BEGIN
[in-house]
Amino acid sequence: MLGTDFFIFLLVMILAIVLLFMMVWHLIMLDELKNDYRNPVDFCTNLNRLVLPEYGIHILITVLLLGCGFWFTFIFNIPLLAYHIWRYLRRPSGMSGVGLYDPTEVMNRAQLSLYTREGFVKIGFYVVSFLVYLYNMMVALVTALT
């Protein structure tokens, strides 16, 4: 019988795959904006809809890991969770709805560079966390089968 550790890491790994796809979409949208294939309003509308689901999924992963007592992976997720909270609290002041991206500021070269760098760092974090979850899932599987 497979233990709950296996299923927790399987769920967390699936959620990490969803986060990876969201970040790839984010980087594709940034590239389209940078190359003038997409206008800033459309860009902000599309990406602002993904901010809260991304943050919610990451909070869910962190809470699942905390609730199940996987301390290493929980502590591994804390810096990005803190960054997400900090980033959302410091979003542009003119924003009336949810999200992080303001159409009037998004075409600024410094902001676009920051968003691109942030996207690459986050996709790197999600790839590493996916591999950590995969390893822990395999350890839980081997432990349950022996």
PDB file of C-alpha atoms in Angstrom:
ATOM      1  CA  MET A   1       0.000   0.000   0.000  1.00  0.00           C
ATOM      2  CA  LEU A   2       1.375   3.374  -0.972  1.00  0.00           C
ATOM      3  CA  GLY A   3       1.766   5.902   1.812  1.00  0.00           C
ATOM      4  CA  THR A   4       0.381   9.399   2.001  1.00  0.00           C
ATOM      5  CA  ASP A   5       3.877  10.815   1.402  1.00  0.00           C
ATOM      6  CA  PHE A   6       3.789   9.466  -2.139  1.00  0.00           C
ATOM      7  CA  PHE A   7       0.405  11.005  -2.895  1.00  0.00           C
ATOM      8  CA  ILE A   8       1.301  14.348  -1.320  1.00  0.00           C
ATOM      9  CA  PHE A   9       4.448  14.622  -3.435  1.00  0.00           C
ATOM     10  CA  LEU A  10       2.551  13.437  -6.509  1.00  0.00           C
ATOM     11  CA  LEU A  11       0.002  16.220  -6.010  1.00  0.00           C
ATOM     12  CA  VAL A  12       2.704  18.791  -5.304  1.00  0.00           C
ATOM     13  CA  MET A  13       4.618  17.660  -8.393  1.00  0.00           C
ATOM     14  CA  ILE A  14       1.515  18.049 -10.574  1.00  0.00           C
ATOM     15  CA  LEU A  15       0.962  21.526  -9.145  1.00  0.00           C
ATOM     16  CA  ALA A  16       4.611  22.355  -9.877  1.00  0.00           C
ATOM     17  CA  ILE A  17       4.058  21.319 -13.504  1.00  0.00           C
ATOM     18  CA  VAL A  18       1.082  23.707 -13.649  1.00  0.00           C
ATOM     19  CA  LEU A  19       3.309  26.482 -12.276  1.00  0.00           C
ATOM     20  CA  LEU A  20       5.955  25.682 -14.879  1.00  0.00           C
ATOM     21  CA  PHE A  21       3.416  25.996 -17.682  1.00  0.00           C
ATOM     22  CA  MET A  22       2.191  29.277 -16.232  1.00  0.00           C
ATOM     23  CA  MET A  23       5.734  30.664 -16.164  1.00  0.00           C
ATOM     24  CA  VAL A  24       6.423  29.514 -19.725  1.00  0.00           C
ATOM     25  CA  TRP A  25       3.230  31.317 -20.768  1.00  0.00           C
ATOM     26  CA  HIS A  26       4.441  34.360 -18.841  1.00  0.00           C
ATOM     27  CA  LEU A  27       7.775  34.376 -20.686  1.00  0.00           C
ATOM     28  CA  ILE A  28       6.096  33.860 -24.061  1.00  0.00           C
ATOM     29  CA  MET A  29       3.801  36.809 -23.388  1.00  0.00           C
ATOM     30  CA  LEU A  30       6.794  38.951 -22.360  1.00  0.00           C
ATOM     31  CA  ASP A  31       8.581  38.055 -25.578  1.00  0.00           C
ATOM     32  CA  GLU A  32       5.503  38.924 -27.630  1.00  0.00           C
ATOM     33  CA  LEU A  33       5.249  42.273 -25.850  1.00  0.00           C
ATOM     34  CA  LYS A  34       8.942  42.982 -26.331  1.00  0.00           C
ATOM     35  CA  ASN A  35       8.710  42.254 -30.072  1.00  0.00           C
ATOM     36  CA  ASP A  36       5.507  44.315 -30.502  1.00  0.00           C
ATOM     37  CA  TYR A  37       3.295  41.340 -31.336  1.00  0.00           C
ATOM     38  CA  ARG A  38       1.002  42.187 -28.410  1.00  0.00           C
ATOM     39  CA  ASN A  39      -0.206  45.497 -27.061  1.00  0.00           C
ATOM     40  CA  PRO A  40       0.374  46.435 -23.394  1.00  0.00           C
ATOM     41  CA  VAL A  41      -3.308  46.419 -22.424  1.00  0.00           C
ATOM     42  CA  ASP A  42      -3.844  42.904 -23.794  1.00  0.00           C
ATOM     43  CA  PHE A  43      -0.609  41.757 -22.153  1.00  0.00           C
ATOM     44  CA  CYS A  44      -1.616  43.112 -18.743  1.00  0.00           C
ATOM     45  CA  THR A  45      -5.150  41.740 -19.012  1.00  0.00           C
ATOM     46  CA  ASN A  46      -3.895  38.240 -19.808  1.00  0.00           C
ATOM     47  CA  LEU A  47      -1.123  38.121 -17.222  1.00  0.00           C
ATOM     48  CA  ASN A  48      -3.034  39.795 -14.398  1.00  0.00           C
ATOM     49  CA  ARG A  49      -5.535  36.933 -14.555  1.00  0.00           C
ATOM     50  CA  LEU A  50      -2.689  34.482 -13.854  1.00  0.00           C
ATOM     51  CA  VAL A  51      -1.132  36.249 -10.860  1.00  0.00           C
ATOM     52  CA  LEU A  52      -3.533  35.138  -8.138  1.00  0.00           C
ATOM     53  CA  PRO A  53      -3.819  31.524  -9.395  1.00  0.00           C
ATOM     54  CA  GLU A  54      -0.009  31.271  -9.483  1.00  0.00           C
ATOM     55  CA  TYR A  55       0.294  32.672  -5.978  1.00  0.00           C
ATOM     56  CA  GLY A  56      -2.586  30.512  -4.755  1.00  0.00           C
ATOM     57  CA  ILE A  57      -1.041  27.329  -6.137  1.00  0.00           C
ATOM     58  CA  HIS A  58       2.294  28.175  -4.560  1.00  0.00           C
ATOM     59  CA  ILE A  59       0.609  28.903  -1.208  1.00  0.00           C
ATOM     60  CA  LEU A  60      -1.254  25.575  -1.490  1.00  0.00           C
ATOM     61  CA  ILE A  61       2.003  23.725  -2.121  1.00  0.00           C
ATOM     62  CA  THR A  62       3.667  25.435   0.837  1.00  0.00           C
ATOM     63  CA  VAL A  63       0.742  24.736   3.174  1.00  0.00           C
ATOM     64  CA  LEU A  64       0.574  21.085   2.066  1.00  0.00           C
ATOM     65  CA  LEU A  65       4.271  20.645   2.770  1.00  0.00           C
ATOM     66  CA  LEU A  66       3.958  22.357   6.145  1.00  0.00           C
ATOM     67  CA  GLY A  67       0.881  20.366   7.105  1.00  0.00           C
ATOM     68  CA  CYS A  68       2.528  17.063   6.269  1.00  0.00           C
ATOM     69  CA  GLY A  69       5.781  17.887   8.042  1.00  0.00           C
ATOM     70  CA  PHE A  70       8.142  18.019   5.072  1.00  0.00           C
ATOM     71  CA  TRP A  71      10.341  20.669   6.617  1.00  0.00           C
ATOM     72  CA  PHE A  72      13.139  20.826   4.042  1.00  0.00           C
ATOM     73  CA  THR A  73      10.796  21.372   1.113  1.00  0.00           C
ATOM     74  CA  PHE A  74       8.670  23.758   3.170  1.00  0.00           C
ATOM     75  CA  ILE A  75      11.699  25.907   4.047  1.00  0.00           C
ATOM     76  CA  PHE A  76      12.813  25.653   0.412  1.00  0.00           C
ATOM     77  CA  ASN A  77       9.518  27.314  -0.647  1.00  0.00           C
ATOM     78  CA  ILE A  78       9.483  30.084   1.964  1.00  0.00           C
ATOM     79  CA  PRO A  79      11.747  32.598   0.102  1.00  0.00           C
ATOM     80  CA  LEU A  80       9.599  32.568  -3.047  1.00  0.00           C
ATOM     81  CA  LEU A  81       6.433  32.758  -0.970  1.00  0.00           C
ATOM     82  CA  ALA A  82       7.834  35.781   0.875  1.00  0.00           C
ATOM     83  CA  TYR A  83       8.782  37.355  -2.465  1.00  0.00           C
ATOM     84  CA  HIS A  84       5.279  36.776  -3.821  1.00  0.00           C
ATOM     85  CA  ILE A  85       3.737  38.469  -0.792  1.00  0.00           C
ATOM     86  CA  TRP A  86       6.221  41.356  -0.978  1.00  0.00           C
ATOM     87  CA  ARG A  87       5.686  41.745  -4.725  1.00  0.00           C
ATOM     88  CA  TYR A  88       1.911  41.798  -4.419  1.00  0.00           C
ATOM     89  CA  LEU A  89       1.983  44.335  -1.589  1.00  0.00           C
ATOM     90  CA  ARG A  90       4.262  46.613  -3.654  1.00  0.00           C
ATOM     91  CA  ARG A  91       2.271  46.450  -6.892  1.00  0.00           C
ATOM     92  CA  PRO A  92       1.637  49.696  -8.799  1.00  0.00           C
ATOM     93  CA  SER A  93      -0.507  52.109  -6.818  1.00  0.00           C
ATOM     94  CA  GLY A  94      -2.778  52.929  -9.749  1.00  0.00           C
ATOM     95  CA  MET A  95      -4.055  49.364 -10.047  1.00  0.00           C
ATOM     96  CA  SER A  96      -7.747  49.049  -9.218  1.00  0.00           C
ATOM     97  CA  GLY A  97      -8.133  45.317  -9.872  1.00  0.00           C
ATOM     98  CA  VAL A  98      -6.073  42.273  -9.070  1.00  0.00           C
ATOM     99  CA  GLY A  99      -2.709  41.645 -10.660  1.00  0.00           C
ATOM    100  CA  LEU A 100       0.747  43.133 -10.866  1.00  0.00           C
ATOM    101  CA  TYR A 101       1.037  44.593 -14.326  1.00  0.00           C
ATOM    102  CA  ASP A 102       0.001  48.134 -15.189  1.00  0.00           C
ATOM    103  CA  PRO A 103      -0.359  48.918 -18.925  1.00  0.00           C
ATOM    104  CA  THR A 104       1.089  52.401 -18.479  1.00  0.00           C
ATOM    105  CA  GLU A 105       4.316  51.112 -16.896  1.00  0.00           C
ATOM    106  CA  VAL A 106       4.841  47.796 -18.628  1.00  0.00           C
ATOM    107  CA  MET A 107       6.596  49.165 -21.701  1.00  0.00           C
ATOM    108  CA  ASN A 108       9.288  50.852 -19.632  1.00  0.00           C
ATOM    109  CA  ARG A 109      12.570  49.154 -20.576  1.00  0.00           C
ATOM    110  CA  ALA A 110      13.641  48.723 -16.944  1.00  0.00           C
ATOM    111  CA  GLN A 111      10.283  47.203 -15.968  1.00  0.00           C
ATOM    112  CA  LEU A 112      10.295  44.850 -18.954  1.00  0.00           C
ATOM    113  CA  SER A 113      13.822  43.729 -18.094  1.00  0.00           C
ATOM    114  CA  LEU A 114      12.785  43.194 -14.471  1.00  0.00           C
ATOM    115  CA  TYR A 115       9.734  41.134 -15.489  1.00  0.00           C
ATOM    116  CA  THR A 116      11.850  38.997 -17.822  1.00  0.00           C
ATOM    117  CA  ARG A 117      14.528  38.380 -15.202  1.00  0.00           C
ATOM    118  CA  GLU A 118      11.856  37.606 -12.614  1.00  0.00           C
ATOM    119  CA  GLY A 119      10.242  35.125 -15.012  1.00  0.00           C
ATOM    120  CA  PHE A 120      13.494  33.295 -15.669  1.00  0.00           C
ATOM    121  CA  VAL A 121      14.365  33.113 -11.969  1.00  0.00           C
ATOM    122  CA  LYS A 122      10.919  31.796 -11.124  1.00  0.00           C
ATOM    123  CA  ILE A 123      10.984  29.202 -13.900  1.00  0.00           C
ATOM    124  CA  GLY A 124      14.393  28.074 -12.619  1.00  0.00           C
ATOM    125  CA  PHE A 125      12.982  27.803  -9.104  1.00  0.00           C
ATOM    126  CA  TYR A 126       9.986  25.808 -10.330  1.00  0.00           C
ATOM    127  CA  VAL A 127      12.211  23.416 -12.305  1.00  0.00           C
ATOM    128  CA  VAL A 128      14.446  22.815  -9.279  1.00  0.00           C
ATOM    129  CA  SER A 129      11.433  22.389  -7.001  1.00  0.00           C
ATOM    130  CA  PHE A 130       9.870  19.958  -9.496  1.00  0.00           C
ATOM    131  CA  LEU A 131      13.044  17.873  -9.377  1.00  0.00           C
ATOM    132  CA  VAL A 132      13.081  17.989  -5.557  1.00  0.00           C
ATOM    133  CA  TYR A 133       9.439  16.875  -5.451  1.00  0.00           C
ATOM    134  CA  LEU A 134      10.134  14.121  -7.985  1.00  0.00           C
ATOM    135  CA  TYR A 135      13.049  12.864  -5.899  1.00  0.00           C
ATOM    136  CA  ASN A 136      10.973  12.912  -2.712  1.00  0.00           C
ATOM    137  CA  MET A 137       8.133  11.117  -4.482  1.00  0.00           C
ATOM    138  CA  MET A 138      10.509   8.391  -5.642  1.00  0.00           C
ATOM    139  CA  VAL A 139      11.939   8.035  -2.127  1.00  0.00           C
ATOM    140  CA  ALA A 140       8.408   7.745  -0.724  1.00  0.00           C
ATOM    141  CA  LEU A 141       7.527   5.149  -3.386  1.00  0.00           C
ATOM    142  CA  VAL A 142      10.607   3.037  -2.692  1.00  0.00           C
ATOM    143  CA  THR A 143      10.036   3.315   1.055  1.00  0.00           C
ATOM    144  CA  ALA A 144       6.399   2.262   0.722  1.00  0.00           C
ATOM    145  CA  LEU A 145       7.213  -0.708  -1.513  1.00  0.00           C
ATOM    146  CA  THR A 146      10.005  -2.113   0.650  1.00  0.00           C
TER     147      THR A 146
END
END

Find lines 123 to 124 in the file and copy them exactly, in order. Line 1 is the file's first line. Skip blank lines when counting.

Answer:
ATOM    119  CA  GLY A 119      10.242  35.125 -15.012  1.00  0.00           C
ATOM    120  CA  PHE A 120      13.494  33.295 -15.669  1.00  0.00           C